According to Centers for Disease Control (CDC), coronavirus appears to spread indoors through close personal contact and via poor circulation of building ventilation systems. The American Society of Heating, Refrigerating and Air-Conditioning Engineers (ASHRAE) advises that ventilation and filtration provided by heating, ventilating, and air conditioning systems can reduce the airborne concentration of SARS-CoV-2 and thus the risk of transmission through air.
Robust HVAC systems that that exhaust the proper amount of air — flowing in the right direction and in the right quantities — is vital to diluting airborne contaminants in restrooms. Increasing the introduction of outdoor air can also improve ventilation. Opening outdoor air dampers beyond minimum settings can help reduce or eliminate HVAC air recirculation. Filters must be changed and duct systems cleaned regularly for optimal performance.
No. 3: Choose hygienic materials and finishes
For today’s sinks and countertops, using smooth and nonporous materials with seamless construction like natural quartz and solid surface help prevent bacteria, mold and delamination accumulation and growth. Durable, sustainable and beautiful, these materials can be easily cleaned, disinfected, repaired, reused and have a longer lifecycle. Being cast-formed, they can be specified in many attractive shapes and forms. They are also available in a wide variety of nature-inspired colors and may be specified with recycled content.
For soap and faucet fixtures, PVD coatings are not only a more sustainable way to finish metals than traditional electroplating, they’re fundamentally antimicrobial and environmentally friendly. Produced with physical vapor deposition (PVD), which is an advanced process that creates a molecular bond to the fixture, the coating for the finishes will not corrode or fade. Choose from a variety of PVD finishes to complement any restroom design.
No. 4: Ensure a touch-free washroom experience
The days of manually operated restroom fixtures are numbered. Research by Bradley Corp., conducted in 2020, shows that architects/designers expect to see high increase in specs/demands from clients for touchless fixtures in years to come.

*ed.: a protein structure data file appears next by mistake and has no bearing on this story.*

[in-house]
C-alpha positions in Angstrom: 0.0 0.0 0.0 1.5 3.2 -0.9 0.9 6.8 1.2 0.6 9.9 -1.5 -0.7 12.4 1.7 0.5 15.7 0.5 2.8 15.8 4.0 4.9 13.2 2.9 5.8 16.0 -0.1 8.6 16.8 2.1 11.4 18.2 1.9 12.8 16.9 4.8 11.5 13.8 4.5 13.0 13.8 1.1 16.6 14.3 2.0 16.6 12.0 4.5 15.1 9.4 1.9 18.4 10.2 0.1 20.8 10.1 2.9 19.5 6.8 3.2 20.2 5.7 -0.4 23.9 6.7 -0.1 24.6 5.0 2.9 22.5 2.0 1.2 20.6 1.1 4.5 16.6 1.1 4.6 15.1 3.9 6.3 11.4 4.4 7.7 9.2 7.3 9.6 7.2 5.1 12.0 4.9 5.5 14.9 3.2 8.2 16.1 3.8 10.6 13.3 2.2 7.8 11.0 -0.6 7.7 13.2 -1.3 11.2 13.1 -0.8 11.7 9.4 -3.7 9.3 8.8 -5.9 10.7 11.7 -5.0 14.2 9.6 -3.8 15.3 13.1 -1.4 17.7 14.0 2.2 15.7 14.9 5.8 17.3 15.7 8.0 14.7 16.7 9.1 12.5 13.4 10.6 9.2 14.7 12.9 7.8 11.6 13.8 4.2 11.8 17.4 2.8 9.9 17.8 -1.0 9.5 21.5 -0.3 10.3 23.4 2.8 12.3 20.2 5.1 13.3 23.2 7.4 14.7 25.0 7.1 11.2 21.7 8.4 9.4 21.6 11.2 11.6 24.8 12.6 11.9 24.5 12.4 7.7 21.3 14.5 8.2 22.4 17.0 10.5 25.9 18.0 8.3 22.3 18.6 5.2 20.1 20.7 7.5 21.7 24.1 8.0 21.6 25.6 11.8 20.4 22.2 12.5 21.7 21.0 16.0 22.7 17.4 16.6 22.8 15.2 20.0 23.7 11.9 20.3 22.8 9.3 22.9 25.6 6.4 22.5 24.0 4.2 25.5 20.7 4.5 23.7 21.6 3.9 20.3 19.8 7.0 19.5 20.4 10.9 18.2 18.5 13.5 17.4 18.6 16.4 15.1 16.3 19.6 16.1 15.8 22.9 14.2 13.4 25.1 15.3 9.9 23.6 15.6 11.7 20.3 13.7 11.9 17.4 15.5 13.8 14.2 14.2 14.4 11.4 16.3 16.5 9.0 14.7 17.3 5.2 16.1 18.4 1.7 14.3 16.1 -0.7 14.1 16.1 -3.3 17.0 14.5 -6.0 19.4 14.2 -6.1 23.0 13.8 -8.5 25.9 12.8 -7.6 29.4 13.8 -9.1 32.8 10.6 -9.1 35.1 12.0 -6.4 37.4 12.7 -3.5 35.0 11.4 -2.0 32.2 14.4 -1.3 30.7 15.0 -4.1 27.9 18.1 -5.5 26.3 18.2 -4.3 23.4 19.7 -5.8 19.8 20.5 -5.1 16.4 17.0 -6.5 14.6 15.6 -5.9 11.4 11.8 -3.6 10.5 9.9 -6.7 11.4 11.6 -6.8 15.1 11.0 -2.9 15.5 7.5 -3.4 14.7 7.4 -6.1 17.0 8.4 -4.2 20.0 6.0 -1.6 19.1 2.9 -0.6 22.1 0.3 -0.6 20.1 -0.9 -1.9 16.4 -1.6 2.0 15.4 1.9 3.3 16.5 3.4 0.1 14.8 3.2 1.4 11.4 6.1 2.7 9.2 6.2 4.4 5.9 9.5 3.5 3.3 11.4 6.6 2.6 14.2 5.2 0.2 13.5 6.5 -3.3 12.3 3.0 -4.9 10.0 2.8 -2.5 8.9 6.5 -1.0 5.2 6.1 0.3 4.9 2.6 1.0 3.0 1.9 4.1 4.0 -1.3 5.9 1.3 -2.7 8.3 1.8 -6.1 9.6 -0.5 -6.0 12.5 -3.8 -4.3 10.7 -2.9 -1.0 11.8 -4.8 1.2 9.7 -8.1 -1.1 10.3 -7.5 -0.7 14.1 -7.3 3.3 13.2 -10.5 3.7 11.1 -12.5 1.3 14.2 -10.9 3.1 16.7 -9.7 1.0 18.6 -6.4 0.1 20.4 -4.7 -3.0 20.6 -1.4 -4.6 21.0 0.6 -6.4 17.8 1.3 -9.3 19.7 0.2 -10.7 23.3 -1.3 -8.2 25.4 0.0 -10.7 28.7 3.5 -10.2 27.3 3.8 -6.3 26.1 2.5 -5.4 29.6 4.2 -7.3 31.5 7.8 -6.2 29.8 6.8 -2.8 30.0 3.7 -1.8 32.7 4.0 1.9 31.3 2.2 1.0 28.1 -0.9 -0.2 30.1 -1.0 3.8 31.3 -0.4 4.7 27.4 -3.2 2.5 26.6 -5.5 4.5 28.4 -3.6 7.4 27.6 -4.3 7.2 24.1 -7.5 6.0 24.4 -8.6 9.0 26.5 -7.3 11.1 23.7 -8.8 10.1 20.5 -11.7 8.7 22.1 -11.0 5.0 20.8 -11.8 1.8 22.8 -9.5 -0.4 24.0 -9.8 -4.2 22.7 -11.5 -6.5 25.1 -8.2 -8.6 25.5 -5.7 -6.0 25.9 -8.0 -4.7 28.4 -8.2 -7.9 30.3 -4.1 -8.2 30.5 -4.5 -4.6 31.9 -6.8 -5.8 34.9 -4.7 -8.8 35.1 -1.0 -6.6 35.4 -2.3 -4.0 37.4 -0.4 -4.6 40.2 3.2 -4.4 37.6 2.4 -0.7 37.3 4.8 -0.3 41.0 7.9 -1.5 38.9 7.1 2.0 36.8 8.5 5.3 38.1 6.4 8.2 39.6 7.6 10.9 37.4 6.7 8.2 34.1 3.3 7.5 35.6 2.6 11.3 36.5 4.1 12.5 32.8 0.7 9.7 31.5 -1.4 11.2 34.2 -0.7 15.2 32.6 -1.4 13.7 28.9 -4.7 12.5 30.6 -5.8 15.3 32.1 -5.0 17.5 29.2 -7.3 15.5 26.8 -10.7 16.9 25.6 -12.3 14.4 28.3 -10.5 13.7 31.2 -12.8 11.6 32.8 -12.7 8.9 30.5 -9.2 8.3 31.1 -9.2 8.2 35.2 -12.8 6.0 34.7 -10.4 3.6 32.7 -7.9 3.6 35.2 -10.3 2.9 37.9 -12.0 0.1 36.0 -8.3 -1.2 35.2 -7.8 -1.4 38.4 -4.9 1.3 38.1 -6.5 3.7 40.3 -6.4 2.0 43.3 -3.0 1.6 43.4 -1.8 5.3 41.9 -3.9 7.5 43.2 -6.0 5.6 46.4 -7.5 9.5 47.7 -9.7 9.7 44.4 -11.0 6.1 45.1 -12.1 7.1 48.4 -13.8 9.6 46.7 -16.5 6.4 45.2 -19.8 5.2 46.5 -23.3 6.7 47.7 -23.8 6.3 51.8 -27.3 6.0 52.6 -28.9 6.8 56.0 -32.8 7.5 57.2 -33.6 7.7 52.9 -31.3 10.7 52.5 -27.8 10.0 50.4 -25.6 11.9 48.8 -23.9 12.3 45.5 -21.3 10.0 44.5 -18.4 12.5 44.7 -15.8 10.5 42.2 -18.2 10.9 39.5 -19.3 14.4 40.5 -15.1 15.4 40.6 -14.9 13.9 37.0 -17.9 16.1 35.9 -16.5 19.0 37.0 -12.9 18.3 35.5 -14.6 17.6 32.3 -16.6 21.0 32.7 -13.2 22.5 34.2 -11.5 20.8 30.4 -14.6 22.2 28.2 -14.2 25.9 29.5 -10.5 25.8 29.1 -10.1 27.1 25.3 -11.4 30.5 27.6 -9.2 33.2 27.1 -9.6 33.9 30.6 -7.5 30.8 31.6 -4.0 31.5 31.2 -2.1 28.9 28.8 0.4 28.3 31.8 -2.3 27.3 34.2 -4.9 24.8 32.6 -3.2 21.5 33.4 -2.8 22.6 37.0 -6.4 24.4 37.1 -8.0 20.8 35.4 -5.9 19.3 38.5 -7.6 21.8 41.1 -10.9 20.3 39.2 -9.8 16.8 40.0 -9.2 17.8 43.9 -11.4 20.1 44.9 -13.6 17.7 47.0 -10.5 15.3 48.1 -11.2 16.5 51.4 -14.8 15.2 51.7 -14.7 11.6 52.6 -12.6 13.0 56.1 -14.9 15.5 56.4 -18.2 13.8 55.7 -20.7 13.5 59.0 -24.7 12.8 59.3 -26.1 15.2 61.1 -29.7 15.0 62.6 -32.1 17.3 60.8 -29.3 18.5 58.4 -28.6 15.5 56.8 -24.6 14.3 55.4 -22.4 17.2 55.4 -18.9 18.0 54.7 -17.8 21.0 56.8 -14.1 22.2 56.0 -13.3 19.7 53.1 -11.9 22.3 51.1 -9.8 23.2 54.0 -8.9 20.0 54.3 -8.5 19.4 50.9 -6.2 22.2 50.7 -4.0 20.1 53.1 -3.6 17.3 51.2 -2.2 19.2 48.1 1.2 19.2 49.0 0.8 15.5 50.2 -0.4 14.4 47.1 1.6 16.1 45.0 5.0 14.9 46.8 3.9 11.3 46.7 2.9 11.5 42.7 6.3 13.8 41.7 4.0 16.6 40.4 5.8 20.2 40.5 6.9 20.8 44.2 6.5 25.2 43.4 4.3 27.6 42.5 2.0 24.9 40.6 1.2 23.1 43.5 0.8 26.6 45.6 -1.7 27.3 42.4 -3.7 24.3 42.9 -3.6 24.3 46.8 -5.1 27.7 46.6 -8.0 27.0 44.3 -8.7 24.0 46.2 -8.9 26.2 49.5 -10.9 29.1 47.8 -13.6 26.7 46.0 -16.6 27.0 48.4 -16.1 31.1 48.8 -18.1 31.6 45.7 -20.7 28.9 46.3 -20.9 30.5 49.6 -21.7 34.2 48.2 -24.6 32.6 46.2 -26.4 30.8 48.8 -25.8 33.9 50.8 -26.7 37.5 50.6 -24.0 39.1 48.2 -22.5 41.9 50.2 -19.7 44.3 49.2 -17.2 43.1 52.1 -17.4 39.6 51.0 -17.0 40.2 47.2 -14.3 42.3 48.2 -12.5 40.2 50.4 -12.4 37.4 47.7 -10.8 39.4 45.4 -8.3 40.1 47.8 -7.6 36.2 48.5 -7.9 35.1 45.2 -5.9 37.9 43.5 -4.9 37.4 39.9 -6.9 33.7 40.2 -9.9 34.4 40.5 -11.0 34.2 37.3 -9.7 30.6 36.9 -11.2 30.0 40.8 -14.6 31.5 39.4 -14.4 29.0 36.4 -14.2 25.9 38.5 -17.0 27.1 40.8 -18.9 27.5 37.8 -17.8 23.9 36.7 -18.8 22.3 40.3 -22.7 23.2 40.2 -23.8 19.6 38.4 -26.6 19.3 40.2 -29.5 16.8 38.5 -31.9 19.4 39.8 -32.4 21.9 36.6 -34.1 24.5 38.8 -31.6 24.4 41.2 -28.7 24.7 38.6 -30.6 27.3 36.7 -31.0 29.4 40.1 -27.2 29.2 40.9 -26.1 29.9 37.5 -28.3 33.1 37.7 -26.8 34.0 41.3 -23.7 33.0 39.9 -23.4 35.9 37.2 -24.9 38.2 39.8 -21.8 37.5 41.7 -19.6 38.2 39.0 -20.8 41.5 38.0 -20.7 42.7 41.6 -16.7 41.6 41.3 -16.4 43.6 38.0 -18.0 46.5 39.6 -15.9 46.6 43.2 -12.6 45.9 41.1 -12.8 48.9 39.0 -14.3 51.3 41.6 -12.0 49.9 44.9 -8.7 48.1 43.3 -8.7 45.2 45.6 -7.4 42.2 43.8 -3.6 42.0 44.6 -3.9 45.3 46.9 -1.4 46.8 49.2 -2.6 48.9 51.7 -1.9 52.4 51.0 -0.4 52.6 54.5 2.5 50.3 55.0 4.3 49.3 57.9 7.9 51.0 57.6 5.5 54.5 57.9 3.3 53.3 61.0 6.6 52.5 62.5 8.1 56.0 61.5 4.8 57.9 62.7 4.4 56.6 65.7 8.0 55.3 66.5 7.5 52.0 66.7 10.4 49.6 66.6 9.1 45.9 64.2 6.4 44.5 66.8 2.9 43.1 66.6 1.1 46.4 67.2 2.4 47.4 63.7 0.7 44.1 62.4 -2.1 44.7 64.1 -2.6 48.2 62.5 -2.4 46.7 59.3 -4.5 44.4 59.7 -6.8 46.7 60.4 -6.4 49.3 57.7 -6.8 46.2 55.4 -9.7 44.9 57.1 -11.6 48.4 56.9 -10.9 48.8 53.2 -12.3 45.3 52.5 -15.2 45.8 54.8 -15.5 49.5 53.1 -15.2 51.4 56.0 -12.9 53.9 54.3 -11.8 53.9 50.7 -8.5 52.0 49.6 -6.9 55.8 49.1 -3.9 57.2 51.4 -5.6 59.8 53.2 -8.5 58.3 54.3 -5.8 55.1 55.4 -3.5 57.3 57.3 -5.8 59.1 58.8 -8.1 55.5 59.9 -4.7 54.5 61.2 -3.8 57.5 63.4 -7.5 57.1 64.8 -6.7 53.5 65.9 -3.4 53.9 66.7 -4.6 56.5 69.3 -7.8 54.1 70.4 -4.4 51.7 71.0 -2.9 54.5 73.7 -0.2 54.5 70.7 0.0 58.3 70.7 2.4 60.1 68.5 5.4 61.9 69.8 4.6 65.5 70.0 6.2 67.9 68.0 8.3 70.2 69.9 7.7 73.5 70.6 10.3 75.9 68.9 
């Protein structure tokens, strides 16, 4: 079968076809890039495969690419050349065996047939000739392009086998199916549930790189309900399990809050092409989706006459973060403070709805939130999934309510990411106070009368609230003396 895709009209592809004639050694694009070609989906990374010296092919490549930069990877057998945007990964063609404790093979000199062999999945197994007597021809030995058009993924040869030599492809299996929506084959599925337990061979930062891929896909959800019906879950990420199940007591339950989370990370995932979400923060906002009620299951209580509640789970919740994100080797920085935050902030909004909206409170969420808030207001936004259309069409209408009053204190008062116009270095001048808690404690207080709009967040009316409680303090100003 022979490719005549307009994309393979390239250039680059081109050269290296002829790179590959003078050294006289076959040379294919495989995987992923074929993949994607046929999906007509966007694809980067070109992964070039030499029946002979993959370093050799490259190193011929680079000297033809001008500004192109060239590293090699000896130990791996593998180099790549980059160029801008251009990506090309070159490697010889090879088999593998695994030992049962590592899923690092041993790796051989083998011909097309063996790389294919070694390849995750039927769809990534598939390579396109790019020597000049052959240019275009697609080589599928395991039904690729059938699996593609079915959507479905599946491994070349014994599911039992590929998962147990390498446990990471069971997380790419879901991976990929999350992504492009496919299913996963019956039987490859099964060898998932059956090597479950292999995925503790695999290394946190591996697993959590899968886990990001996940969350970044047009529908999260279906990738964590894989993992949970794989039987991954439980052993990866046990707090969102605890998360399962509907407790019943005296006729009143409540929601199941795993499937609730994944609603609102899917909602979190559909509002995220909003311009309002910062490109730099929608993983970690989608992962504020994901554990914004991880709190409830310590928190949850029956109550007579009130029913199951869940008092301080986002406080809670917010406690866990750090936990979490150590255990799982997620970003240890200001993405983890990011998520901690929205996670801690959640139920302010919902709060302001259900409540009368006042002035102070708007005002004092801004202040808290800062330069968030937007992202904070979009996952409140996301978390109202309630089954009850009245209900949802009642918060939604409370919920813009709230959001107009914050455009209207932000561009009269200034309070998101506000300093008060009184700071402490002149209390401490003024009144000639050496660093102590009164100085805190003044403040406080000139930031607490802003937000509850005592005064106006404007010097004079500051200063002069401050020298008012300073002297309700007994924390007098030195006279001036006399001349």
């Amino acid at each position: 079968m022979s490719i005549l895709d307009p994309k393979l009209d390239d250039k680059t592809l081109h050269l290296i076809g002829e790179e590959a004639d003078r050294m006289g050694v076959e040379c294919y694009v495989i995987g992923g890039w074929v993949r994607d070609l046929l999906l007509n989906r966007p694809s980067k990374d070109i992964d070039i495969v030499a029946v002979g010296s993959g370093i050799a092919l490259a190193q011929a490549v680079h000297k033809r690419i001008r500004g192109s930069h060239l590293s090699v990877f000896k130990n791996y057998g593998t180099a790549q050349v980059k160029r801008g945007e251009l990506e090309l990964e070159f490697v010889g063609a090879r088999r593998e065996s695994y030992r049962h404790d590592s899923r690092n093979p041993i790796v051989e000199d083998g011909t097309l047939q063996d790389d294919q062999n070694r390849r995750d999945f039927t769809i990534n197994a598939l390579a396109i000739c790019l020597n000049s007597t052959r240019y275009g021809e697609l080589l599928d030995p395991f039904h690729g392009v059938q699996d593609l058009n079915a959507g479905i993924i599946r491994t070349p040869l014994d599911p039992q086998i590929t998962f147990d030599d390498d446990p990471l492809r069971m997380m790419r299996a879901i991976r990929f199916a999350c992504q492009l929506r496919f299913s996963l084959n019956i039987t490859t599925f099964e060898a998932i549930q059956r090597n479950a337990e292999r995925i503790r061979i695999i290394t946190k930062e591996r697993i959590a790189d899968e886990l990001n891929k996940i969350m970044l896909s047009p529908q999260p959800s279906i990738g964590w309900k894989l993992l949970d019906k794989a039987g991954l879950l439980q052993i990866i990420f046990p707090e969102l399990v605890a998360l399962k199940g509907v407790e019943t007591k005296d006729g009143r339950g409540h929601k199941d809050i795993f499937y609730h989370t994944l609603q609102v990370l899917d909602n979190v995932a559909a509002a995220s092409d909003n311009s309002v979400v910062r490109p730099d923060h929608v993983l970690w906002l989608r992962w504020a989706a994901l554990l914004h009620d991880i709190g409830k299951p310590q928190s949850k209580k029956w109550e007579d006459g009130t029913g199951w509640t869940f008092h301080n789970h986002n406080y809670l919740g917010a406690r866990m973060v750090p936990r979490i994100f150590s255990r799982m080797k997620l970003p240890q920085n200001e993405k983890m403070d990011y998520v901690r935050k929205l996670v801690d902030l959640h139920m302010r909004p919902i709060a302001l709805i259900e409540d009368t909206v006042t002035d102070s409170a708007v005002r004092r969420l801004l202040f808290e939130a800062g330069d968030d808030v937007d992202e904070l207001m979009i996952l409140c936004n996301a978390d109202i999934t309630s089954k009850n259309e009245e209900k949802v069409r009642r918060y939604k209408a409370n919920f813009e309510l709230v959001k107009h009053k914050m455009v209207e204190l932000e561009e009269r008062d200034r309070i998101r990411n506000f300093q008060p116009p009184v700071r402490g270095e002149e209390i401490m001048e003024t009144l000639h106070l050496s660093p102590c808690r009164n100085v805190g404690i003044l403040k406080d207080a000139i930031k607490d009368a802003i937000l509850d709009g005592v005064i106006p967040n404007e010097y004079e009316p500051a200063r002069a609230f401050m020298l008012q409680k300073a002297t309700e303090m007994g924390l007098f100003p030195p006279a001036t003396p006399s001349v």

That is echoed by 2022 research with end-users: The Healthy Handwashing Survey of American adults shows that access to touchless fixtures is the number-one improvement requested for restrooms. It’s also the top feature that makes them feel “safer” from germs in restrooms.
Further, 84% believe it’s important for public restrooms to be equipped with touchless fixtures and 63% say they are more likely to return to a business that offers no-touch capabilities in its restrooms.
The top touchless restroom features considered most important are faucets, soap dispensers, flushers and restroom entrance doors.
Fortunately, to coincide with increased consumer demand, the mechanicals used in sensored technology have been greatly improved. While some older touchless models include sensors that deliver spotty soap and water activations, today’s designs incorporate advanced sensing technology to ensure continuous and reliable washing.
Beyond performance, hygiene and convenience, touchless fixtures are easier to keep clean, maintain and service than manually activated fixtures.
Today’s washrooms have a number of hygienic, functional and aesthetic upgrades inspired and/or fast tracked by the pandemic. Whether or not the pandemic sticks around, these new priorities that provide users with a safe and healthy public bathroom experience are here to stay.